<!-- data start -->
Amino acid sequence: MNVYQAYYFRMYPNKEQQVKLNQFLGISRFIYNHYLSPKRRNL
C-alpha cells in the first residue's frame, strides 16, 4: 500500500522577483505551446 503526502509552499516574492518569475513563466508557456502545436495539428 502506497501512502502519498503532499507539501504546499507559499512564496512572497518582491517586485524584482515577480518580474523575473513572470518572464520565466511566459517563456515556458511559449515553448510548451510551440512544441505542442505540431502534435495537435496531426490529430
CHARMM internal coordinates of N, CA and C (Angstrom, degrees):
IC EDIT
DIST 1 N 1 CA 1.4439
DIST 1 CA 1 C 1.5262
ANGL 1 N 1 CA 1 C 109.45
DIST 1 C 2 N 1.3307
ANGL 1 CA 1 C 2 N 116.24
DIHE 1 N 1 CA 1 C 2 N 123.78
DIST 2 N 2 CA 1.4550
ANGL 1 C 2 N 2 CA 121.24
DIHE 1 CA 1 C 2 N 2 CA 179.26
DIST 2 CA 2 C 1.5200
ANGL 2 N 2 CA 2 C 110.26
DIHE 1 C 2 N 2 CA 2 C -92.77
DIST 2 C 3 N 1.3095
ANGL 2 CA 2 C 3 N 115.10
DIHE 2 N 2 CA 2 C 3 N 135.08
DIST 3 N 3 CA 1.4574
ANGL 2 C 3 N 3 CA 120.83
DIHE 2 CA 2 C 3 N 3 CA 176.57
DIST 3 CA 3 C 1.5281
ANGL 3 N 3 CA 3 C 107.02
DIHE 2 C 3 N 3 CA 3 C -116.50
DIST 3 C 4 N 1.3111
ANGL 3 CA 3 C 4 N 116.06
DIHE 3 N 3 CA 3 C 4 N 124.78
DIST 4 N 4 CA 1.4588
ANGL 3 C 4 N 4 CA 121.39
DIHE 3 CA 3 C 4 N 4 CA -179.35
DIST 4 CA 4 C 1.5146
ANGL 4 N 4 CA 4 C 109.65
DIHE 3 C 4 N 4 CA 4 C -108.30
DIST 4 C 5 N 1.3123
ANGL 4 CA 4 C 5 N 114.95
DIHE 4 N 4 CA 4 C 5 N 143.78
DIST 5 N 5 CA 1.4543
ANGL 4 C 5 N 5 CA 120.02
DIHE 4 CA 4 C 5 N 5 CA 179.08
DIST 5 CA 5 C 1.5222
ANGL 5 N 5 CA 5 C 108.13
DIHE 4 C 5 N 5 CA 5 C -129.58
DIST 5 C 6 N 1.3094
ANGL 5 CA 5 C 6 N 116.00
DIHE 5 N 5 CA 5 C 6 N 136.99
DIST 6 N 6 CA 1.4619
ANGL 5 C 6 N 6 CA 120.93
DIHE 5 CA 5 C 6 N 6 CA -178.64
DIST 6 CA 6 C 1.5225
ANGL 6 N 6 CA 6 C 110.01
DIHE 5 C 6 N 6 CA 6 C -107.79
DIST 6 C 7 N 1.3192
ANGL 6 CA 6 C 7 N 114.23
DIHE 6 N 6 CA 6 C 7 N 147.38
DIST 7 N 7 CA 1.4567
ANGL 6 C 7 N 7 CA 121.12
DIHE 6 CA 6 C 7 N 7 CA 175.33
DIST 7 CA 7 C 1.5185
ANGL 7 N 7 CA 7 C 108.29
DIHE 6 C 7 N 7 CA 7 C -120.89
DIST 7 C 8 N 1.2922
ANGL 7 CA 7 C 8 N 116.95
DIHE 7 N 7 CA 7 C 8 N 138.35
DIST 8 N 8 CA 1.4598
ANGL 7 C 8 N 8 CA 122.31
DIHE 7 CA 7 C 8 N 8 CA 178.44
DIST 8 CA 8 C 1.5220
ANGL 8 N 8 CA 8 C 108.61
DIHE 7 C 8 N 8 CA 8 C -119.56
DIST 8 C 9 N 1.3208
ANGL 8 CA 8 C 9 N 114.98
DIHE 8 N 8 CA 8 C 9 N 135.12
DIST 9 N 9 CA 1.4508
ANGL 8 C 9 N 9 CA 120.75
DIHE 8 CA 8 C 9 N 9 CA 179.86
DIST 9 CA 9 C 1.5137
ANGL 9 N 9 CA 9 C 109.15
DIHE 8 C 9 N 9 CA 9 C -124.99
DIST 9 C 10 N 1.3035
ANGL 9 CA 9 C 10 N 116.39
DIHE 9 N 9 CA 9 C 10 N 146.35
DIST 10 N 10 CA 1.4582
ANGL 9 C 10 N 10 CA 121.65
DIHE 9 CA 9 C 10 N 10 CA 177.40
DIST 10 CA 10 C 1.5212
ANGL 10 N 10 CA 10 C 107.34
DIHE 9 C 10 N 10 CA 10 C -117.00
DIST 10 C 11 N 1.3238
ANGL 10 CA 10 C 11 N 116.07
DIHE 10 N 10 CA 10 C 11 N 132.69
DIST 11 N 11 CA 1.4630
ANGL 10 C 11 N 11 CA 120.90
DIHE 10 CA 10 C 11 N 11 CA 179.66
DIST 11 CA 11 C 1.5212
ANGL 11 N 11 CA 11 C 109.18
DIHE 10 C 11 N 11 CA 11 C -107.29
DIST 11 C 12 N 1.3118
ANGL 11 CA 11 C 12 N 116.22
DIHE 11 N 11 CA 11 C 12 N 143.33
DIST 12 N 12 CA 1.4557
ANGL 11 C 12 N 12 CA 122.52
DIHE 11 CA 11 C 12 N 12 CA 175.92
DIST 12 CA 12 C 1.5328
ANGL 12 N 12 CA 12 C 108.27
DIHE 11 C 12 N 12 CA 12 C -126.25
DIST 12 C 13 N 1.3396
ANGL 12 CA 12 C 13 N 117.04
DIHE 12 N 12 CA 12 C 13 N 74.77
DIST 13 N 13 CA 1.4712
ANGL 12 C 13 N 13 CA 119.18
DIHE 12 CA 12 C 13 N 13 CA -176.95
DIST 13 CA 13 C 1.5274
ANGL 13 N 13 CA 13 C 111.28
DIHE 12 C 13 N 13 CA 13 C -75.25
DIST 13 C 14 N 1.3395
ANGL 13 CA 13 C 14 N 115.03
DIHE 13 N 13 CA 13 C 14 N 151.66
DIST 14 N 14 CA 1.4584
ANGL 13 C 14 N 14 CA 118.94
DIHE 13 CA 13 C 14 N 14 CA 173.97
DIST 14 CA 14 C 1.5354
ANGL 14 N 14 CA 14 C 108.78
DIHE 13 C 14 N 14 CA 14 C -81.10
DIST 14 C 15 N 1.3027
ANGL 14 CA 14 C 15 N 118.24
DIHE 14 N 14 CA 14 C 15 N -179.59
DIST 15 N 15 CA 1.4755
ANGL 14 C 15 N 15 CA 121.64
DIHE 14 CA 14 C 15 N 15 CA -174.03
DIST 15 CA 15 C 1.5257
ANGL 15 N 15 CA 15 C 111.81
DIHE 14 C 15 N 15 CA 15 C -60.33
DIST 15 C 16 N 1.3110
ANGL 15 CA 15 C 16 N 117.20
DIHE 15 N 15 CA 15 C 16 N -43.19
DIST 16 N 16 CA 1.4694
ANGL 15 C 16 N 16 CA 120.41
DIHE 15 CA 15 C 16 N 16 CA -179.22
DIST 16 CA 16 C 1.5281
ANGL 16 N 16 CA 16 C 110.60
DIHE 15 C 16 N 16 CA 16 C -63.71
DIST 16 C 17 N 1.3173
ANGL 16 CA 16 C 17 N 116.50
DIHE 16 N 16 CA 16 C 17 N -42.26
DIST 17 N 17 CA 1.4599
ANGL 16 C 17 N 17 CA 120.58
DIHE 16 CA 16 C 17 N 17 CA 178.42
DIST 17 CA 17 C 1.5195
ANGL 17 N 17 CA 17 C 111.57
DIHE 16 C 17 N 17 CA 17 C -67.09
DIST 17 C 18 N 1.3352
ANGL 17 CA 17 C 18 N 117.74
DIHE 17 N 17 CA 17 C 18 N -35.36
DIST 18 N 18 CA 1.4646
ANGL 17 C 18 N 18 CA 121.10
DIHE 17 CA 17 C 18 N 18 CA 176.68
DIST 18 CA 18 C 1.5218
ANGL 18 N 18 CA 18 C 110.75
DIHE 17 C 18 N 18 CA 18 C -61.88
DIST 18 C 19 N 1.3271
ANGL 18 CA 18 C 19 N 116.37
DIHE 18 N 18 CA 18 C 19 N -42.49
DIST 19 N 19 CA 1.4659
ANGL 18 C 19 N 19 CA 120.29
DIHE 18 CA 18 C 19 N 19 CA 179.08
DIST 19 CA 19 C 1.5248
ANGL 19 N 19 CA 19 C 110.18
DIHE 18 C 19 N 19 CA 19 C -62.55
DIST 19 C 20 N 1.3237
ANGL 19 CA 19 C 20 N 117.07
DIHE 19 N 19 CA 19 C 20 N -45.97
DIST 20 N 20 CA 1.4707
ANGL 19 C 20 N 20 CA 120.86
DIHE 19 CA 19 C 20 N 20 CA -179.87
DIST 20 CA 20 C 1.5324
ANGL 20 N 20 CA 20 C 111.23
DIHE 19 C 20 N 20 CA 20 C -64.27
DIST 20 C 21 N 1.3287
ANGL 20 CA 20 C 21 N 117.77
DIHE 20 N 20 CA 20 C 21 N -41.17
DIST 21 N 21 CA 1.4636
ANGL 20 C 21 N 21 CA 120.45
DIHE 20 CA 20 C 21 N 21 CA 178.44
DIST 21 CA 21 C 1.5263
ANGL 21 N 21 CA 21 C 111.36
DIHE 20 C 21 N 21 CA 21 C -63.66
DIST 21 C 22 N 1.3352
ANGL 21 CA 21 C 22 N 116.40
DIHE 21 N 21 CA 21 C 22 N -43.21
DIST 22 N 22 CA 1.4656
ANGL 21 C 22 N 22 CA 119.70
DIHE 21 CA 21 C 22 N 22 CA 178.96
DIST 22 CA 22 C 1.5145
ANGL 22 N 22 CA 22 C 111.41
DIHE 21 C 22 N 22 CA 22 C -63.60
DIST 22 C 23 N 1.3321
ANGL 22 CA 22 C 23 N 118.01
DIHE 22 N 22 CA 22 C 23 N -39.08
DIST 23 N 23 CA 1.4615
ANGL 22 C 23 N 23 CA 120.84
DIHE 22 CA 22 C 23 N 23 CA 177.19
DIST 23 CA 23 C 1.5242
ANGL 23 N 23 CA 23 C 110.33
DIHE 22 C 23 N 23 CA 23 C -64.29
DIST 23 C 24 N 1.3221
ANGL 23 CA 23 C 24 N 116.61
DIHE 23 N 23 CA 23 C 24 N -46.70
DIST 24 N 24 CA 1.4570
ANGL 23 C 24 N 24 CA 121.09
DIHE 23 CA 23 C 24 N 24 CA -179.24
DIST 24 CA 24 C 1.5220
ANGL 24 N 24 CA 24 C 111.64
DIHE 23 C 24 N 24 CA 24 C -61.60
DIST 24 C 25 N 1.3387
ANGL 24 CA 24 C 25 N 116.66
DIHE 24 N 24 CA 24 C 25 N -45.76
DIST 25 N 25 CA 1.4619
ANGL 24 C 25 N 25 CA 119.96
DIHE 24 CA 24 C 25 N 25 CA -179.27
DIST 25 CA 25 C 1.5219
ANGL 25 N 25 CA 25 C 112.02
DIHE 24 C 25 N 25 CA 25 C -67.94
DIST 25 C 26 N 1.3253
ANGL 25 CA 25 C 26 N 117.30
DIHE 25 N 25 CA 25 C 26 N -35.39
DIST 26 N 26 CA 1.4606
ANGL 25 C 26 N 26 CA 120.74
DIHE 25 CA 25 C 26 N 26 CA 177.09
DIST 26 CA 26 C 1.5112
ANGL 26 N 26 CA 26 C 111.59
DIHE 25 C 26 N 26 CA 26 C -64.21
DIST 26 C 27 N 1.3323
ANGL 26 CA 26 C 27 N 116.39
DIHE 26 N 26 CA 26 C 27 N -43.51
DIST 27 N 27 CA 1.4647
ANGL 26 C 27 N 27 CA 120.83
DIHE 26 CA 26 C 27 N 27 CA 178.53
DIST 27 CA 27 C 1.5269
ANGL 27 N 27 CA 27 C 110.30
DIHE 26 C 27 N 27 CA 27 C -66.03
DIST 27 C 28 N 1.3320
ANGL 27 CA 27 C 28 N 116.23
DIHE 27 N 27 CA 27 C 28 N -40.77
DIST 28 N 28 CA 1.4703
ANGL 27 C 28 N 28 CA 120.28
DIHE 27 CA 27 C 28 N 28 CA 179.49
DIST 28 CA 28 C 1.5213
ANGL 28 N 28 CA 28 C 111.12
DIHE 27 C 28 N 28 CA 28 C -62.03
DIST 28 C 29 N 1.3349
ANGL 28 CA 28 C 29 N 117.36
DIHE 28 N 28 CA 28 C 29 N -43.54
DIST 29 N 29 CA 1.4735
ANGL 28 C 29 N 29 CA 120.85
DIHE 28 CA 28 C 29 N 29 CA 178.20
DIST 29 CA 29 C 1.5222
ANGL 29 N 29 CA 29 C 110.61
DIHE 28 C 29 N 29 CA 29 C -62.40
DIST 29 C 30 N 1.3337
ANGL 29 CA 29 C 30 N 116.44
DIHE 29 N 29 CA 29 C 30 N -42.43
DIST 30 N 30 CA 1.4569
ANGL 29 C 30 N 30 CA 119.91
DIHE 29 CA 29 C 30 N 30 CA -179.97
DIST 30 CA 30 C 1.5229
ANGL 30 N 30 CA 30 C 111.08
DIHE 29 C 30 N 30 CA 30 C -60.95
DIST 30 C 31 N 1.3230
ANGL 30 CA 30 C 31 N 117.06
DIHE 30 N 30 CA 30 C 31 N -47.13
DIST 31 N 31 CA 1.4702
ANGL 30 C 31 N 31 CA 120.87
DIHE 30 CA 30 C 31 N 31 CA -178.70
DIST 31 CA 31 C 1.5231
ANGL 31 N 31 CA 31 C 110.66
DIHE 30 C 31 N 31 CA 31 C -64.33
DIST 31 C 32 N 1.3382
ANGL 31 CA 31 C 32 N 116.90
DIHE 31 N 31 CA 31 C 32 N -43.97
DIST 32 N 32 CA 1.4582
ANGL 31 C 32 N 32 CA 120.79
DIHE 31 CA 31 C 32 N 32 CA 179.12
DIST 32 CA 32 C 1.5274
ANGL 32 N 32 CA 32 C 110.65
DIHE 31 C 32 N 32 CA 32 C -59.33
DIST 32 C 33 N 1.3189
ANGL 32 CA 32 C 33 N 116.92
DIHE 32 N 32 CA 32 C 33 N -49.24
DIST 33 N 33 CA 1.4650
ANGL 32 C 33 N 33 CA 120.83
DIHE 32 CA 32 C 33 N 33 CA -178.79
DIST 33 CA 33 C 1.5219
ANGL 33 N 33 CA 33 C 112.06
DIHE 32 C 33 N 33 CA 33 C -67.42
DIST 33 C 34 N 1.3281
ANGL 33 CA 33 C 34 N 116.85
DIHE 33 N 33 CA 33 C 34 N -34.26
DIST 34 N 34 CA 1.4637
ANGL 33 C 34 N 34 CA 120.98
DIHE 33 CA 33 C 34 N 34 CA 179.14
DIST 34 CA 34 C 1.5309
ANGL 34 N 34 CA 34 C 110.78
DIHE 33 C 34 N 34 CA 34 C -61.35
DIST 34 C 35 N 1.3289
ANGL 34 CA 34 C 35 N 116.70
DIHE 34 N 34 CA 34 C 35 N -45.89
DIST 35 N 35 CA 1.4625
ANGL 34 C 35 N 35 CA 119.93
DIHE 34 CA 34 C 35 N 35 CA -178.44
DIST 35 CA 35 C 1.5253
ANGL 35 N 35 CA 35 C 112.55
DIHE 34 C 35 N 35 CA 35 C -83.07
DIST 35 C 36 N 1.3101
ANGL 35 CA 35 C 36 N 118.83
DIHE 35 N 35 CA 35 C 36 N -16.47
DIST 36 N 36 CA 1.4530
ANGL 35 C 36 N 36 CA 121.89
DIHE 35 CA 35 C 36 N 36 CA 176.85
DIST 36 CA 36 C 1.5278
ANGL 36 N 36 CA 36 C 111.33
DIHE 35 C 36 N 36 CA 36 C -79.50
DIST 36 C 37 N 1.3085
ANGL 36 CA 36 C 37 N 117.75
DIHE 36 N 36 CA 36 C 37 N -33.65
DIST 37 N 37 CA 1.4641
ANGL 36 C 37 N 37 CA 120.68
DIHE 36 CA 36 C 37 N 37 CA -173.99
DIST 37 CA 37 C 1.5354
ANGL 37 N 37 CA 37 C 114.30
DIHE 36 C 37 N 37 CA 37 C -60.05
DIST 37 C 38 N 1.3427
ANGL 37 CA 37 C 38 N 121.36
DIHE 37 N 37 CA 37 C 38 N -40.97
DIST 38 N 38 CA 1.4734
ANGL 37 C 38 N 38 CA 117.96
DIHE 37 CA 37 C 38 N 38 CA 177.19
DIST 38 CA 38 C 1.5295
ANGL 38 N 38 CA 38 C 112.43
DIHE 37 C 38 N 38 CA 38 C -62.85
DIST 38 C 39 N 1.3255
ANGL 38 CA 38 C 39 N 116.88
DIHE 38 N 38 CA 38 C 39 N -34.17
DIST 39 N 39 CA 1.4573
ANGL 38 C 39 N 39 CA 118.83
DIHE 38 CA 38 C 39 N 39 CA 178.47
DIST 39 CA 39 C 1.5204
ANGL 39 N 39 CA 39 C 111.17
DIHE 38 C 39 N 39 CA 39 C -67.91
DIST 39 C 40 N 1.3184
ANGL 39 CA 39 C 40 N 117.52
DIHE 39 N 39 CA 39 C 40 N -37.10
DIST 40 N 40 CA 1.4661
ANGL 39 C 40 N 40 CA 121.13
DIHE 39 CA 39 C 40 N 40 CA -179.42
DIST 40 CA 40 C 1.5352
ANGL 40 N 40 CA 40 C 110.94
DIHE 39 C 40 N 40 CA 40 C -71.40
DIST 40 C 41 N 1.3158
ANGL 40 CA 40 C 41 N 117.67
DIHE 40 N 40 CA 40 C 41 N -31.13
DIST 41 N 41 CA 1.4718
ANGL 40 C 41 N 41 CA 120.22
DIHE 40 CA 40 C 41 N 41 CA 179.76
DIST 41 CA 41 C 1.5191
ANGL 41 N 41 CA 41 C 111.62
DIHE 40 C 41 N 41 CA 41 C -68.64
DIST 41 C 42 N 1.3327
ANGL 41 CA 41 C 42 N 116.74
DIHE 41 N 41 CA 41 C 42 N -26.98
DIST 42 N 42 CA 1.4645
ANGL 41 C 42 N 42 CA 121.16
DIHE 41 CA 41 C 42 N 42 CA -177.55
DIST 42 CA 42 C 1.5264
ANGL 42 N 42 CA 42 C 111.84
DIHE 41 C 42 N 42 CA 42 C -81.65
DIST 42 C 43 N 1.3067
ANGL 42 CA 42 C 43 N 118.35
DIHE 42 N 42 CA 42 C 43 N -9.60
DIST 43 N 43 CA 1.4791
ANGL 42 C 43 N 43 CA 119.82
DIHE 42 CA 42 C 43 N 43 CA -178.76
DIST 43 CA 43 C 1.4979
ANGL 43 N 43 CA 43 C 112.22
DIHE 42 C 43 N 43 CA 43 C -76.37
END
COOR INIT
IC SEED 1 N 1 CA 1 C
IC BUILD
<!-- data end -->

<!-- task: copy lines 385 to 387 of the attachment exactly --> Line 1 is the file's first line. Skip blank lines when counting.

DIHE 42 C 43 N 43 CA 43 C -76.37
END
COOR INIT